In the First Circuit case of Nationwide Agribusiness Insurance Company v. State Workers’ Compensation Second Injury Board, 2020 WL 3287042, 2019-1101 (La.App. 1 Cir. 6/18/20), the Second Injury Board appealed a summary judgment granted in favor of the Nationwide Agribusiness Insurance Company (“Nationwide”) that awarded reimbursement of $231,046.26 for workers’ compensation benefits paid on behalf of an injured worker, plus legal interest.
Nationwide Agribusiness Insurance Company v. State Workers’ Compensation Second Injury Board – Background
The underlying facts of the claim were undisputed. An injured worker suffered two accidents in the course and scope of his employment with the same employer, with medical evidence supporting that the injuries from the first accident merged with the injuries from the second accident to create a greater disability. Nationwide settled the injured employee’s case and then filed a claim with the Second Injury Board seeking reimbursement for workers’ compensation benefits paid as a result of the merger of the two job-related injuries. The Board denied Nationwide’s claim, prompting Nationwide to file a petition in the district court seeking review of the decision.
Nationwide then filed a motion for summary judgment supported by documents establishing that all required elements of the Second Injury Fund claim had been met. The Board did not file an opposition. At the hearing on the motion for summary judgment, the Board conceded that Nationwide was entitled to reimbursement from the Second Injury Fund, but claimed they had the right to audit bills and payments to determine whether such expenses were “reasonable and necessary” prior to the district court awarding reimbursement. The district court rejected the Board’s argument and awarded Nationwide reimbursement in the amount of $231,046.06 plus legal interest from the date of judicial demand until paid. The Board appealed.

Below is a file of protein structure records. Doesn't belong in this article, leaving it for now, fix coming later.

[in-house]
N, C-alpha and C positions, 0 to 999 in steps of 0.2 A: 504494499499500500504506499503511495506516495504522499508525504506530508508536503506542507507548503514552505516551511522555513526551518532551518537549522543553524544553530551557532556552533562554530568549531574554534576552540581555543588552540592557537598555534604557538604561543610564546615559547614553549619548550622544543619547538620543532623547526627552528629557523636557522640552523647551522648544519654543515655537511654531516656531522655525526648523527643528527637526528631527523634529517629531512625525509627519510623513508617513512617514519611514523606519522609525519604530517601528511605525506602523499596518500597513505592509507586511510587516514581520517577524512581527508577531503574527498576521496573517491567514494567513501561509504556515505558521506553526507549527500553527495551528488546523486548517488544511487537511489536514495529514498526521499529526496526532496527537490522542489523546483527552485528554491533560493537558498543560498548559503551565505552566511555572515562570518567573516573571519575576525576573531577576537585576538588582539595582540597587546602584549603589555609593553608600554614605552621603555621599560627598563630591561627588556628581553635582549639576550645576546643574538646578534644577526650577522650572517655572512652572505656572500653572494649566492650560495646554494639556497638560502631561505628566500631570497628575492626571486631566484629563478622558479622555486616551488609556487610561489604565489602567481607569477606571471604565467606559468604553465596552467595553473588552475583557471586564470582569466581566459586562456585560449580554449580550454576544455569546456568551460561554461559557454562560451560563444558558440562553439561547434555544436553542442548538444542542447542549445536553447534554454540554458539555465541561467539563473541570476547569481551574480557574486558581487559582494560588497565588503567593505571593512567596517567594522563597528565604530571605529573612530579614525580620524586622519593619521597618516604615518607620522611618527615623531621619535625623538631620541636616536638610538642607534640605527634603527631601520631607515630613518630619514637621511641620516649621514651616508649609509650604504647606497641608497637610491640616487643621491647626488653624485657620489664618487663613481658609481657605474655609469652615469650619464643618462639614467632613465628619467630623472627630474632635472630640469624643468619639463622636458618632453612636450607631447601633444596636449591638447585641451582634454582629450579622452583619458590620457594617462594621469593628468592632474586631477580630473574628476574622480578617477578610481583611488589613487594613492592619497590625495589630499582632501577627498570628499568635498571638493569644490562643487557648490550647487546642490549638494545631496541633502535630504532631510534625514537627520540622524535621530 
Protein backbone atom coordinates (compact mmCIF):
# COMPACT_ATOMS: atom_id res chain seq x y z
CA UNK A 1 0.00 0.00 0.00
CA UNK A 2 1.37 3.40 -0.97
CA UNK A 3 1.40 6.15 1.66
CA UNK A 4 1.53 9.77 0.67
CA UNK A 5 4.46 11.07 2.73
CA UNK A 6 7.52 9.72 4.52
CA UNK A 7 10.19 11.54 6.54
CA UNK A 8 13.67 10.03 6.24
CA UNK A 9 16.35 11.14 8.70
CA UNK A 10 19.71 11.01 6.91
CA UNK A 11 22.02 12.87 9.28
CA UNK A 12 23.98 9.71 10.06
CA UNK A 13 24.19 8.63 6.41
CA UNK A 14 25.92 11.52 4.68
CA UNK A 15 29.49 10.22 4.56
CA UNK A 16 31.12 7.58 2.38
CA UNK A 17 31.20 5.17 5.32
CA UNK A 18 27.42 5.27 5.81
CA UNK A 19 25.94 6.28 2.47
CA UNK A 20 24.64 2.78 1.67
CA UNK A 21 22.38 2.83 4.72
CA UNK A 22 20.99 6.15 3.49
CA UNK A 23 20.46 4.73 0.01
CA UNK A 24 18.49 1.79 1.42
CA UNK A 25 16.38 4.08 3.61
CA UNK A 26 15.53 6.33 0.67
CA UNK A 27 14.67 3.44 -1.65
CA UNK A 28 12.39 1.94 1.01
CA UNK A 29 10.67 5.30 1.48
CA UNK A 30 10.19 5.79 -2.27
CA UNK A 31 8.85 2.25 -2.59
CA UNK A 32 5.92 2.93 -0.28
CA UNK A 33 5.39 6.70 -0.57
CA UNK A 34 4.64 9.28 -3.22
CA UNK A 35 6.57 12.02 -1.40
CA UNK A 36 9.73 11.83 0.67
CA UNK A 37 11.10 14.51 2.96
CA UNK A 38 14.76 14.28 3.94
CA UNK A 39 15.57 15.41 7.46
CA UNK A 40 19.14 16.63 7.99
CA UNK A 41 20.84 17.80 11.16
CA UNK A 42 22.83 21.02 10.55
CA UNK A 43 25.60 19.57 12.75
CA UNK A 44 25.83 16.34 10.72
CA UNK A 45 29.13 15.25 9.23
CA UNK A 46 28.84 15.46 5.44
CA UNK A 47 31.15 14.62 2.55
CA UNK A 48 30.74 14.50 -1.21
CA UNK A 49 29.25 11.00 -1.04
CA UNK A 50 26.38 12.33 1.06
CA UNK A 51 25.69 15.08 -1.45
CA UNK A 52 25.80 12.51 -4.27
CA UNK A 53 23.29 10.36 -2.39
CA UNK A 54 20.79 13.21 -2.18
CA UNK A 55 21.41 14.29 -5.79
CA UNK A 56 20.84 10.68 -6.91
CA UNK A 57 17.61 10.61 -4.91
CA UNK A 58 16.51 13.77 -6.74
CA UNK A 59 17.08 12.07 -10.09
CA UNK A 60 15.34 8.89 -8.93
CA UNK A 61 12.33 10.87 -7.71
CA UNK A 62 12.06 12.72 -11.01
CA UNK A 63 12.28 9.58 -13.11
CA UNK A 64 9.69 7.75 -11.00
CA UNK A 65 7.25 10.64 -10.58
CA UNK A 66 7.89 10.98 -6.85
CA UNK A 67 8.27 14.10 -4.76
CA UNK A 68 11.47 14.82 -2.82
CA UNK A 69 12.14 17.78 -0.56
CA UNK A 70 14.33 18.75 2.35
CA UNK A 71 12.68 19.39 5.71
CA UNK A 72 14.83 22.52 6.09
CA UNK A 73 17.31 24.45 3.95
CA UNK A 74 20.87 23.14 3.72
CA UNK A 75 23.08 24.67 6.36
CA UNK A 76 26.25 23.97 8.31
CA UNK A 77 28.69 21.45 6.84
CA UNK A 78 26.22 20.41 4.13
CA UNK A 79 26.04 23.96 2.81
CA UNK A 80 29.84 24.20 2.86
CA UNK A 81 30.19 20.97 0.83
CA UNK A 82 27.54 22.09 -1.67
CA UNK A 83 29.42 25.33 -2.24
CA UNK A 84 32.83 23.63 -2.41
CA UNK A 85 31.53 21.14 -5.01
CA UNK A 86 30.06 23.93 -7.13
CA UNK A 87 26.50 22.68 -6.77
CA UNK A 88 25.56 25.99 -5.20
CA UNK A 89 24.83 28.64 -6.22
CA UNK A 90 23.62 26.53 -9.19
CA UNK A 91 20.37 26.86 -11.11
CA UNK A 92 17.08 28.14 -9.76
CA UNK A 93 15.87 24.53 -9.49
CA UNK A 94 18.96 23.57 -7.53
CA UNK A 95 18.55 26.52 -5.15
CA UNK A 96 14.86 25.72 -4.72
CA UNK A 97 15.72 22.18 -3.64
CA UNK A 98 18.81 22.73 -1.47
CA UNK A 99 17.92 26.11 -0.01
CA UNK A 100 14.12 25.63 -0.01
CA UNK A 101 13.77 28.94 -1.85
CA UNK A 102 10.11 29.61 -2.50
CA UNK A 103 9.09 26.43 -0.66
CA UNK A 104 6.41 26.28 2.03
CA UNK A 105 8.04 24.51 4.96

First Circuit Court of Appeal Ruling
On review, the First Circuit Court of Appeal upheld the ruling of the trial court, finding that the Board had the opportunity to challenge the medical expenses in an opposition to Nationwide’s motion for summary judgment or by an audit prior to the hearing, but failed to do so. Additionally, there was no limit on the trial court’s authority to award reimbursement or to condition any award upon an audit of the expenses. Finally, the First Circuit rejected the Board’s argument that they were statutorily protected from having to pay legal interest, interpreting La. R.S. 23:1378(A)(4)(a) as only shielding the Fund from having to reimburse interest, penalties, or attorney fees paid by an employer or insurer, but not from liability for legal interest on a judgment against the Board or Second Injury Fund.